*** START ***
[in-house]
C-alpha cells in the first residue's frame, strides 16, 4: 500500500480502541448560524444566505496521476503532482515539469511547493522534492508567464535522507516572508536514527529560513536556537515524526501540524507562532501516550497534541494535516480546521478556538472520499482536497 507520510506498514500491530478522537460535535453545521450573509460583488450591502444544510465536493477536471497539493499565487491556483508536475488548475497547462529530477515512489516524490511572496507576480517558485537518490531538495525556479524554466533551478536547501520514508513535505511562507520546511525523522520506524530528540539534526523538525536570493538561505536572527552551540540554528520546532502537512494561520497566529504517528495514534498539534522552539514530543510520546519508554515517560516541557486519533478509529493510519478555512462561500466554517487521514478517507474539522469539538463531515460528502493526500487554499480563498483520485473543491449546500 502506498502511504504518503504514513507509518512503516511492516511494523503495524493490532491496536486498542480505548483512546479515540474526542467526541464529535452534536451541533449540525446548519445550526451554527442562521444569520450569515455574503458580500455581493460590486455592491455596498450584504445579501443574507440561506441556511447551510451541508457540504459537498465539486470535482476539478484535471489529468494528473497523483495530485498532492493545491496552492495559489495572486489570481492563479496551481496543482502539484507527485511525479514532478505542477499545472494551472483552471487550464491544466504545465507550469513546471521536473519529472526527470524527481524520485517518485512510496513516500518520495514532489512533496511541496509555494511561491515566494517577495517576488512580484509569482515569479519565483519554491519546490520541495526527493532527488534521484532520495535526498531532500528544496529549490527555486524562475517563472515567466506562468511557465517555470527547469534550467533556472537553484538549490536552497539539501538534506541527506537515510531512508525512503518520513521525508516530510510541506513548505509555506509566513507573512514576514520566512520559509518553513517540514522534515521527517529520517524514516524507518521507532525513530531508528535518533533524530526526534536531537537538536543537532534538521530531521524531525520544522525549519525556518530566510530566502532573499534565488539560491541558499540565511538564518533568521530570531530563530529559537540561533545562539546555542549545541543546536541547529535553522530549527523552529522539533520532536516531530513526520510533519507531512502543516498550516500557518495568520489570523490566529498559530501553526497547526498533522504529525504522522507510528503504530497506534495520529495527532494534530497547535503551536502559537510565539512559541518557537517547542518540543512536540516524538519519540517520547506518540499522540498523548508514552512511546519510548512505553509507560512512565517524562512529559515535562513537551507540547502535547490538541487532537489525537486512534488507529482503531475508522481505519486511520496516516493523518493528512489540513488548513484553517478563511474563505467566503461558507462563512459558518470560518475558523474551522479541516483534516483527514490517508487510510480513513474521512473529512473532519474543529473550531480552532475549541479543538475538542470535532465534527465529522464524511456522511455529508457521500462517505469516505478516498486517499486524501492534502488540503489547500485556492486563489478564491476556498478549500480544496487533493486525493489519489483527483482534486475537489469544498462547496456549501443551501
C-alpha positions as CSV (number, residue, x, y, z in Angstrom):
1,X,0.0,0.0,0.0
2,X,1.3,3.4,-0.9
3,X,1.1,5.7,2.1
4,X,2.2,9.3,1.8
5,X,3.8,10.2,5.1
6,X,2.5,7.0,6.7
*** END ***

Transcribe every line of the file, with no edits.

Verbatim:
[in-house]
C-alpha cells in the first residue's frame, strides 16, 4: 500500500480502541448560524444566505496521476503532482515539469511547493522534492508567464535522507516572508536514527529560513536556537515524526501540524507562532501516550497534541494535516480546521478556538472520499482536497 507520510506498514500491530478522537460535535453545521450573509460583488450591502444544510465536493477536471497539493499565487491556483508536475488548475497547462529530477515512489516524490511572496507576480517558485537518490531538495525556479524554466533551478536547501520514508513535505511562507520546511525523522520506524530528540539534526523538525536570493538561505536572527552551540540554528520546532502537512494561520497566529504517528495514534498539534522552539514530543510520546519508554515517560516541557486519533478509529493510519478555512462561500466554517487521514478517507474539522469539538463531515460528502493526500487554499480563498483520485473543491449546500 502506498502511504504518503504514513507509518512503516511492516511494523503495524493490532491496536486498542480505548483512546479515540474526542467526541464529535452534536451541533449540525446548519445550526451554527442562521444569520450569515455574503458580500455581493460590486455592491455596498450584504445579501443574507440561506441556511447551510451541508457540504459537498465539486470535482476539478484535471489529468494528473497523483495530485498532492493545491496552492495559489495572486489570481492563479496551481496543482502539484507527485511525479514532478505542477499545472494551472483552471487550464491544466504545465507550469513546471521536473519529472526527470524527481524520485517518485512510496513516500518520495514532489512533496511541496509555494511561491515566494517577495517576488512580484509569482515569479519565483519554491519546490520541495526527493532527488534521484532520495535526498531532500528544496529549490527555486524562475517563472515567466506562468511557465517555470527547469534550467533556472537553484538549490536552497539539501538534506541527506537515510531512508525512503518520513521525508516530510510541506513548505509555506509566513507573512514576514520566512520559509518553513517540514522534515521527517529520517524514516524507518521507532525513530531508528535518533533524530526526534536531537537538536543537532534538521530531521524531525520544522525549519525556518530566510530566502532573499534565488539560491541558499540565511538564518533568521530570531530563530529559537540561533545562539546555542549545541543546536541547529535553522530549527523552529522539533520532536516531530513526520510533519507531512502543516498550516500557518495568520489570523490566529498559530501553526497547526498533522504529525504522522507510528503504530497506534495520529495527532494534530497547535503551536502559537510565539512559541518557537517547542518540543512536540516524538519519540517520547506518540499522540498523548508514552512511546519510548512505553509507560512512565517524562512529559515535562513537551507540547502535547490538541487532537489525537486512534488507529482503531475508522481505519486511520496516516493523518493528512489540513488548513484553517478563511474563505467566503461558507462563512459558518470560518475558523474551522479541516483534516483527514490517508487510510480513513474521512473529512473532519474543529473550531480552532475549541479543538475538542470535532465534527465529522464524511456522511455529508457521500462517505469516505478516498486517499486524501492534502488540503489547500485556492486563489478564491476556498478549500480544496487533493486525493489519489483527483482534486475537489469544498462547496456549501443551501
C-alpha positions as CSV (number, residue, x, y, z in Angstrom):
1,X,0.0,0.0,0.0
2,X,1.3,3.4,-0.9
3,X,1.1,5.7,2.1
4,X,2.2,9.3,1.8
5,X,3.8,10.2,5.1
6,X,2.5,7.0,6.7